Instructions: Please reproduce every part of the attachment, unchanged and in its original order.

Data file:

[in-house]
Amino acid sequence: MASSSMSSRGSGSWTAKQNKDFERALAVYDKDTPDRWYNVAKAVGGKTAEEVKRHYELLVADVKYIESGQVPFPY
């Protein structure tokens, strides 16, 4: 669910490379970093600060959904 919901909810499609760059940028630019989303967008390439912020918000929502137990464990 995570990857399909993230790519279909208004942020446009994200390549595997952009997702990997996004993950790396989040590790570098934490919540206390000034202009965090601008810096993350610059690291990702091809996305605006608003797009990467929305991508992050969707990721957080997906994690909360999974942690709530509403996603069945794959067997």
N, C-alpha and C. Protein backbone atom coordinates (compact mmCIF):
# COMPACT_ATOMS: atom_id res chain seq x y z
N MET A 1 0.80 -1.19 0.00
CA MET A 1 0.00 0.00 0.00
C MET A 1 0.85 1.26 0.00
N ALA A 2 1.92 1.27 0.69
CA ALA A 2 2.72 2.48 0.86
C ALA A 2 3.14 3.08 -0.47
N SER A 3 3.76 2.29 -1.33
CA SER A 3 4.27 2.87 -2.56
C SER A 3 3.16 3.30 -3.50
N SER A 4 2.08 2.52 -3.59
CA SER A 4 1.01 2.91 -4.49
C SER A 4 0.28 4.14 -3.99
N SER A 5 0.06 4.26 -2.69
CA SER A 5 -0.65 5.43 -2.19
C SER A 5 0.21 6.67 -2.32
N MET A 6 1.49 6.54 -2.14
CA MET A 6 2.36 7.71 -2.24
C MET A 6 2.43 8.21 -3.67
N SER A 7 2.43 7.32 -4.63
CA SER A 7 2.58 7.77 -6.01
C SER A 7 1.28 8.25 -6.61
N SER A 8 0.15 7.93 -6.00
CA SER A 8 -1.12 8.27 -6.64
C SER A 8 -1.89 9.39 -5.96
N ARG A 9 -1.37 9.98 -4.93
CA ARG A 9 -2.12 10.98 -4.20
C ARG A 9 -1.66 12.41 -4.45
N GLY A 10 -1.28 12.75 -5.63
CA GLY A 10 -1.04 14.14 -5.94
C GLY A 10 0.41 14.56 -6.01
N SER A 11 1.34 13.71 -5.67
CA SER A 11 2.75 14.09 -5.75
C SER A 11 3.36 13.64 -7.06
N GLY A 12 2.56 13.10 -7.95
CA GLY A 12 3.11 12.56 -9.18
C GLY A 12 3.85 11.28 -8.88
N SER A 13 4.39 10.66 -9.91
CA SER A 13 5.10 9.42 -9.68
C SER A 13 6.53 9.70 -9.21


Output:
[in-house]
Amino acid sequence: MASSSMSSRGSGSWTAKQNKDFERALAVYDKDTPDRWYNVAKAVGGKTAEEVKRHYELLVADVKYIESGQVPFPY
């Protein structure tokens, strides 16, 4: 669910490379970093600060959904 919901909810499609760059940028630019989303967008390439912020918000929502137990464990 995570990857399909993230790519279909208004942020446009994200390549595997952009997702990997996004993950790396989040590790570098934490919540206390000034202009965090601008810096993350610059690291990702091809996305605006608003797009990467929305991508992050969707990721957080997906994690909360999974942690709530509403996603069945794959067997």
N, C-alpha and C. Protein backbone atom coordinates (compact mmCIF):
# COMPACT_ATOMS: atom_id res chain seq x y z
N MET A 1 0.80 -1.19 0.00
CA MET A 1 0.00 0.00 0.00
C MET A 1 0.85 1.26 0.00
N ALA A 2 1.92 1.27 0.69
CA ALA A 2 2.72 2.48 0.86
C ALA A 2 3.14 3.08 -0.47
N SER A 3 3.76 2.29 -1.33
CA SER A 3 4.27 2.87 -2.56
C SER A 3 3.16 3.30 -3.50
N SER A 4 2.08 2.52 -3.59
CA SER A 4 1.01 2.91 -4.49
C SER A 4 0.28 4.14 -3.99
N SER A 5 0.06 4.26 -2.69
CA SER A 5 -0.65 5.43 -2.19
C SER A 5 0.21 6.67 -2.32
N MET A 6 1.49 6.54 -2.14
CA MET A 6 2.36 7.71 -2.24
C MET A 6 2.43 8.21 -3.67
N SER A 7 2.43 7.32 -4.63
CA SER A 7 2.58 7.77 -6.01
C SER A 7 1.28 8.25 -6.61
N SER A 8 0.15 7.93 -6.00
CA SER A 8 -1.12 8.27 -6.64
C SER A 8 -1.89 9.39 -5.96
N ARG A 9 -1.37 9.98 -4.93
CA ARG A 9 -2.12 10.98 -4.20
C ARG A 9 -1.66 12.41 -4.45
N GLY A 10 -1.28 12.75 -5.63
CA GLY A 10 -1.04 14.14 -5.94
C GLY A 10 0.41 14.56 -6.01
N SER A 11 1.34 13.71 -5.67
CA SER A 11 2.75 14.09 -5.75
C SER A 11 3.36 13.64 -7.06
N GLY A 12 2.56 13.10 -7.95
CA GLY A 12 3.11 12.56 -9.18
C GLY A 12 3.85 11.28 -8.88
N SER A 13 4.39 10.66 -9.91
CA SER A 13 5.10 9.42 -9.68
C SER A 13 6.53 9.70 -9.21